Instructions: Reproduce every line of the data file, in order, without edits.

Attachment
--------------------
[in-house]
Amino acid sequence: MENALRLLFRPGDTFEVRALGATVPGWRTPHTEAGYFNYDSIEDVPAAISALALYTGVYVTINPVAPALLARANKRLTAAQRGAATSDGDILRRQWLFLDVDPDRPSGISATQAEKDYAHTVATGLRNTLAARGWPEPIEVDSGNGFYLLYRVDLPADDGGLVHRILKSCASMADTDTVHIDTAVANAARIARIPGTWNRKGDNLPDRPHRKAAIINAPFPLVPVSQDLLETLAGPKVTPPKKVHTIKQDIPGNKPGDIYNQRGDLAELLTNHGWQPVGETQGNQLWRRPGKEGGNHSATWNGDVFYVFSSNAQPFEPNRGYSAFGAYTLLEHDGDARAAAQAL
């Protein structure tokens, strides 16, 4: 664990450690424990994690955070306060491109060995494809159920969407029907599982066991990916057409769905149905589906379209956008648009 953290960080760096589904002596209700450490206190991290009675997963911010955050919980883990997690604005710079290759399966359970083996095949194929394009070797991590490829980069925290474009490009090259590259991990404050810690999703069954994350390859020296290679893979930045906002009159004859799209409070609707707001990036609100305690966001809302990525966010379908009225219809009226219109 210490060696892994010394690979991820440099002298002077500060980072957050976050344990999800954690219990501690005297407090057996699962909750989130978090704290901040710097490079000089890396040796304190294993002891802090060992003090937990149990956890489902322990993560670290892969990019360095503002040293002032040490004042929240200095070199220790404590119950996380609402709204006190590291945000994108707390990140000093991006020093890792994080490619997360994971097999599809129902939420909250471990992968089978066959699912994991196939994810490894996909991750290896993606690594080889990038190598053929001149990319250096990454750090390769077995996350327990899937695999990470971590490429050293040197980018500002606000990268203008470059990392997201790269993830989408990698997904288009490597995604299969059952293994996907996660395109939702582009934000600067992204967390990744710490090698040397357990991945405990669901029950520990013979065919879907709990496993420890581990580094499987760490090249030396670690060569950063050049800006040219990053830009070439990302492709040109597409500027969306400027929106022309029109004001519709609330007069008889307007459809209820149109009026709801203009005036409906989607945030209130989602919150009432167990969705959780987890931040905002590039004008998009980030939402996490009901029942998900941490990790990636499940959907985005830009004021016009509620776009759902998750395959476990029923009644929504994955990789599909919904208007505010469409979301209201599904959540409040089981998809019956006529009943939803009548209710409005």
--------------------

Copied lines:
[in-house]
Amino acid sequence: MENALRLLFRPGDTFEVRALGATVPGWRTPHTEAGYFNYDSIEDVPAAISALALYTGVYVTINPVAPALLARANKRLTAAQRGAATSDGDILRRQWLFLDVDPDRPSGISATQAEKDYAHTVATGLRNTLAARGWPEPIEVDSGNGFYLLYRVDLPADDGGLVHRILKSCASMADTDTVHIDTAVANAARIARIPGTWNRKGDNLPDRPHRKAAIINAPFPLVPVSQDLLETLAGPKVTPPKKVHTIKQDIPGNKPGDIYNQRGDLAELLTNHGWQPVGETQGNQLWRRPGKEGGNHSATWNGDVFYVFSSNAQPFEPNRGYSAFGAYTLLEHDGDARAAAQAL
């Protein structure tokens, strides 16, 4: 664990450690424990994690955070306060491109060995494809159920969407029907599982066991990916057409769905149905589906379209956008648009 953290960080760096589904002596209700450490206190991290009675997963911010955050919980883990997690604005710079290759399966359970083996095949194929394009070797991590490829980069925290474009490009090259590259991990404050810690999703069954994350390859020296290679893979930045906002009159004859799209409070609707707001990036609100305690966001809302990525966010379908009225219809009226219109 210490060696892994010394690979991820440099002298002077500060980072957050976050344990999800954690219990501690005297407090057996699962909750989130978090704290901040710097490079000089890396040796304190294993002891802090060992003090937990149990956890489902322990993560670290892969990019360095503002040293002032040490004042929240200095070199220790404590119950996380609402709204006190590291945000994108707390990140000093991006020093890792994080490619997360994971097999599809129902939420909250471990992968089978066959699912994991196939994810490894996909991750290896993606690594080889990038190598053929001149990319250096990454750090390769077995996350327990899937695999990470971590490429050293040197980018500002606000990268203008470059990392997201790269993830989408990698997904288009490597995604299969059952293994996907996660395109939702582009934000600067992204967390990744710490090698040397357990991945405990669901029950520990013979065919879907709990496993420890581990580094499987760490090249030396670690060569950063050049800006040219990053830009070439990302492709040109597409500027969306400027929106022309029109004001519709609330007069008889307007459809209820149109009026709801203009005036409906989607945030209130989602919150009432167990969705959780987890931040905002590039004008998009980030939402996490009901029942998900941490990790990636499940959907985005830009004021016009509620776009759902998750395959476990029923009644929504994955990789599909919904208007505010469409979301209201599904959540409040089981998809019956006529009943939803009548209710409005």